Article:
In an effort to address housing concerns throughout the city, New York City held the adAPT NYC Competition in search for a micro-unit apartment building that would be developed into a new housing model for the "small household population". The winner and five finalists were announced earlier this week, revealing a sharp focus on consolidating various living areas to save space and resolving to give multi-functionality where ever possible. There is also an emphasis on community in each of the proposals, making up for the small units with more public amenities within the building. Join us after the break to take a closer look at the projects.
New York City Mayor Michael Bloomberg has announced the winner of adAPT NYC - a city-sponsored competition that challenged developer-led teams to design an innovative micro-apartment that responds to 21st century housing problems. With an all time high of 8.4 million people, and an expected million more by 2030, New York City’s shortfall of affordable one and two person apartments is continuing to grow at a staggering rate. In an effort to solve this imbalance, the winner of adAPT NYC will build an experimental project on a piece of city-owned land in Kips Bay, Manhattan, that has been alleviated from the 1987 density restriction that requires all new apartments to be greater than 400 square feet.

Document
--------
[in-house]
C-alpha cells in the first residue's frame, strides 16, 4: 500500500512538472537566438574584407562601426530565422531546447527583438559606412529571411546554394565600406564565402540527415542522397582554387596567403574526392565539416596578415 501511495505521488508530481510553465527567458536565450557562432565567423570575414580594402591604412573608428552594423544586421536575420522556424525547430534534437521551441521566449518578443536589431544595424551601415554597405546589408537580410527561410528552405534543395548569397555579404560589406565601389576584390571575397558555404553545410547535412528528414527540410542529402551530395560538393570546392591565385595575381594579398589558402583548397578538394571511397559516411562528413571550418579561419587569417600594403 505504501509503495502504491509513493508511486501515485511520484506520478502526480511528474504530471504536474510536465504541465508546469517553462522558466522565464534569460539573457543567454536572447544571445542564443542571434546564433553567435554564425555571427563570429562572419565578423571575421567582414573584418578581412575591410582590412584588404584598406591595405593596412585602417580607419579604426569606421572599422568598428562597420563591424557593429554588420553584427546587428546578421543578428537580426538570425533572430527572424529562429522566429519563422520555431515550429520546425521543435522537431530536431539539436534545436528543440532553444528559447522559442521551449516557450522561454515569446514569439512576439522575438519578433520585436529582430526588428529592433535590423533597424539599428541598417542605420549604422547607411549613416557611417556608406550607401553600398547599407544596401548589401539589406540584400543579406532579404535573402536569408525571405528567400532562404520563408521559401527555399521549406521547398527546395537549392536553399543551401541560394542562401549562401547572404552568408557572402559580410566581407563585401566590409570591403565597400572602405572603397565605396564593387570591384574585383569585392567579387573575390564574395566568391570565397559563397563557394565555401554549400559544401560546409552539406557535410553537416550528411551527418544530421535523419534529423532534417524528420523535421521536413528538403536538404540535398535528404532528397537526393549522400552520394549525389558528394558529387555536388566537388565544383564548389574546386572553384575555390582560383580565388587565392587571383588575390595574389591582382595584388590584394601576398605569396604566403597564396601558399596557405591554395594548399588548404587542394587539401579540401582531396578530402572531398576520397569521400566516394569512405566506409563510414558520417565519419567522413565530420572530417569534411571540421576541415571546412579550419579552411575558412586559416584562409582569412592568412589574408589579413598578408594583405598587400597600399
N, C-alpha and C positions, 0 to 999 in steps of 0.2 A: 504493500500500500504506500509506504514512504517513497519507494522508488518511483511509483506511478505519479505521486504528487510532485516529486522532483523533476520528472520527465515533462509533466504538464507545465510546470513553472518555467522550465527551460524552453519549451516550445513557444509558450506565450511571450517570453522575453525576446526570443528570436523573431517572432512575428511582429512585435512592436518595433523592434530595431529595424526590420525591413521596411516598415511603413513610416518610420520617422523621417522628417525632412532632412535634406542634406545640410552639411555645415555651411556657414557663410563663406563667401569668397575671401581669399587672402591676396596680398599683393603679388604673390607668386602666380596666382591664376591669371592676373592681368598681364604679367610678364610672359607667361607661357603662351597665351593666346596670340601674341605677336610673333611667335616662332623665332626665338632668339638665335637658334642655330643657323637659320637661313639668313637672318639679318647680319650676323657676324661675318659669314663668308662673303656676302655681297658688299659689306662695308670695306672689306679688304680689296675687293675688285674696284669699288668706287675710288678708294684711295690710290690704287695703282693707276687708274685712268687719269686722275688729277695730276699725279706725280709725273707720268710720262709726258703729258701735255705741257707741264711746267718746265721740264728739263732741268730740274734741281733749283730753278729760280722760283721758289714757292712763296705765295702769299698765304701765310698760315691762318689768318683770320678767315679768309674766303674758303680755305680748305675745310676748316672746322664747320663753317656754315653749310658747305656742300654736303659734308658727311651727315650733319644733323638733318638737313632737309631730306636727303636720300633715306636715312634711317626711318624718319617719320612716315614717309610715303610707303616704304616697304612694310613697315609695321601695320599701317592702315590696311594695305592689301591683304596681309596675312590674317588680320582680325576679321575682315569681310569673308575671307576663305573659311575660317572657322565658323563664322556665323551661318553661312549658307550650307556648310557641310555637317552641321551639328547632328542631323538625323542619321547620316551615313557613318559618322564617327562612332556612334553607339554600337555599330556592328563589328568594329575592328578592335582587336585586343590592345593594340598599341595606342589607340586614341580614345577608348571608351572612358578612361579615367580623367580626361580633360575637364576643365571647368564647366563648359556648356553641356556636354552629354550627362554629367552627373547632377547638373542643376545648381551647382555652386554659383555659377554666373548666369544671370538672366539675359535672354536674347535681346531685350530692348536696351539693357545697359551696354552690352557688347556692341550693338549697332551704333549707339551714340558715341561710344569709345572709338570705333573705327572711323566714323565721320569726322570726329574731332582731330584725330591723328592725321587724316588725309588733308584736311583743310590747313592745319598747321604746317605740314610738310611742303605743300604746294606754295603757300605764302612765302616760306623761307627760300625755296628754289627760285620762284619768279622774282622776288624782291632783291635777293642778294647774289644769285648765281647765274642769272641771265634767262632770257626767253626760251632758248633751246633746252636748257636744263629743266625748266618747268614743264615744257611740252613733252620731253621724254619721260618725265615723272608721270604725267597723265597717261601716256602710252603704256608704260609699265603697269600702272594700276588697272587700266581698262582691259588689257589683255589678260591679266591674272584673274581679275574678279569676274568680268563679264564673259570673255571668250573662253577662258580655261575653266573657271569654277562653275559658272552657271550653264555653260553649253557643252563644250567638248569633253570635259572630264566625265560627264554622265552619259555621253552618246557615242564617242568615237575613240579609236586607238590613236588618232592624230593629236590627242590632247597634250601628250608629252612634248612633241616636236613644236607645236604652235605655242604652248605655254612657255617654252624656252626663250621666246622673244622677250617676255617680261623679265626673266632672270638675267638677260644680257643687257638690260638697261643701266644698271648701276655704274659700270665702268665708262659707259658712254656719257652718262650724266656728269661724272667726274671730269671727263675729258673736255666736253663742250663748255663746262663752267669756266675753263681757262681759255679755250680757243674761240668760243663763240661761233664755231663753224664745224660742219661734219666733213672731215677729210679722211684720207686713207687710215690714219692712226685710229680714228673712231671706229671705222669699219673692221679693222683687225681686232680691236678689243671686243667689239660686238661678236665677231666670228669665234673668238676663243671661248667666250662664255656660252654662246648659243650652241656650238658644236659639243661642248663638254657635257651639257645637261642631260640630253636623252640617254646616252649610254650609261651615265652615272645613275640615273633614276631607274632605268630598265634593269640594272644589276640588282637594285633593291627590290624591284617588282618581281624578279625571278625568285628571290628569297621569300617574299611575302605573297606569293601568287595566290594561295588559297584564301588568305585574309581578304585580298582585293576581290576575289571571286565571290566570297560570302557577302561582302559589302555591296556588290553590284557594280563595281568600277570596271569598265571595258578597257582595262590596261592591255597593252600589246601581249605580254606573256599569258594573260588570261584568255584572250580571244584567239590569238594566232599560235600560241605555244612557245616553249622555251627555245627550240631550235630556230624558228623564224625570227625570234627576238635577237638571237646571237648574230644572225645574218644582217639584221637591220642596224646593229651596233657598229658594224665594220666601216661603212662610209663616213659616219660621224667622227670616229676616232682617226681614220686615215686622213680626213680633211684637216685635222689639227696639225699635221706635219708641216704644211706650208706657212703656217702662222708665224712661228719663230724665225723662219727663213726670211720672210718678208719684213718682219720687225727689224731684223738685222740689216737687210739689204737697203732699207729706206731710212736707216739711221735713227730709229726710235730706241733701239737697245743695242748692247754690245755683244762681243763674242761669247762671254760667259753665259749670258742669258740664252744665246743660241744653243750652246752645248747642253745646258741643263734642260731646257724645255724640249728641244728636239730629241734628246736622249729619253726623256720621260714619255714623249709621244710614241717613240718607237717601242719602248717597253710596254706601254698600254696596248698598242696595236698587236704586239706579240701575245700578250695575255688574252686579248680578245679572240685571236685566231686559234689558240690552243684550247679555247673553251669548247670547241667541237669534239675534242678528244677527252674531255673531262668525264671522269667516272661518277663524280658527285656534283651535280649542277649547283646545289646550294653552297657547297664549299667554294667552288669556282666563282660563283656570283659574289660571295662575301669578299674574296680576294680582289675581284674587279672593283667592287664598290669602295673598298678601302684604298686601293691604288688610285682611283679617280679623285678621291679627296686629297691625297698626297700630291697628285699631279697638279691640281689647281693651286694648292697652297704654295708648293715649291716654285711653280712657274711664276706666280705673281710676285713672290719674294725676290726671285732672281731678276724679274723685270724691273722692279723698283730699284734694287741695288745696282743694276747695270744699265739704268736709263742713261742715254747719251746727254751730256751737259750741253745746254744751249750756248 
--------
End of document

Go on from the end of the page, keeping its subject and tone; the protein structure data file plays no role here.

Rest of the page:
“The growth rate for one- and two-person households greatly exceeds that of households with three or more people, and addressing that housing challenge requires us to think creatively and beyond our current regulations,” said Bloomberg.
So, who won adAPT NYC? Find out after the break!
What do you think of the number 300? Mayor Michael Bloomberg found the number to be just the right amount of square feet necessary to attract a younger demographic to live in the city. In a city-sponsored competition entitled adAPT NYC, the Department of Housing Preservation and Development is inviting developers to submit proposals for a new construction project in Kips Bay, Manhattan. The challenge is to design what Bloomberg calls “micro-units”, between 275-250 sqf of living space, complete with a place a kitchen and a bathroom, but no closet is necessary. “Developing housing that matches how New Yorkers live today is critical to the City’s continued growth, future competitiveness and long-term economic success,” said Mayor Bloomberg. “People from all over the world want to live in New York City, and we must develop a new, scalable housing model that is safe, affordable and innovative to meet their needs.” More about the competition after the break.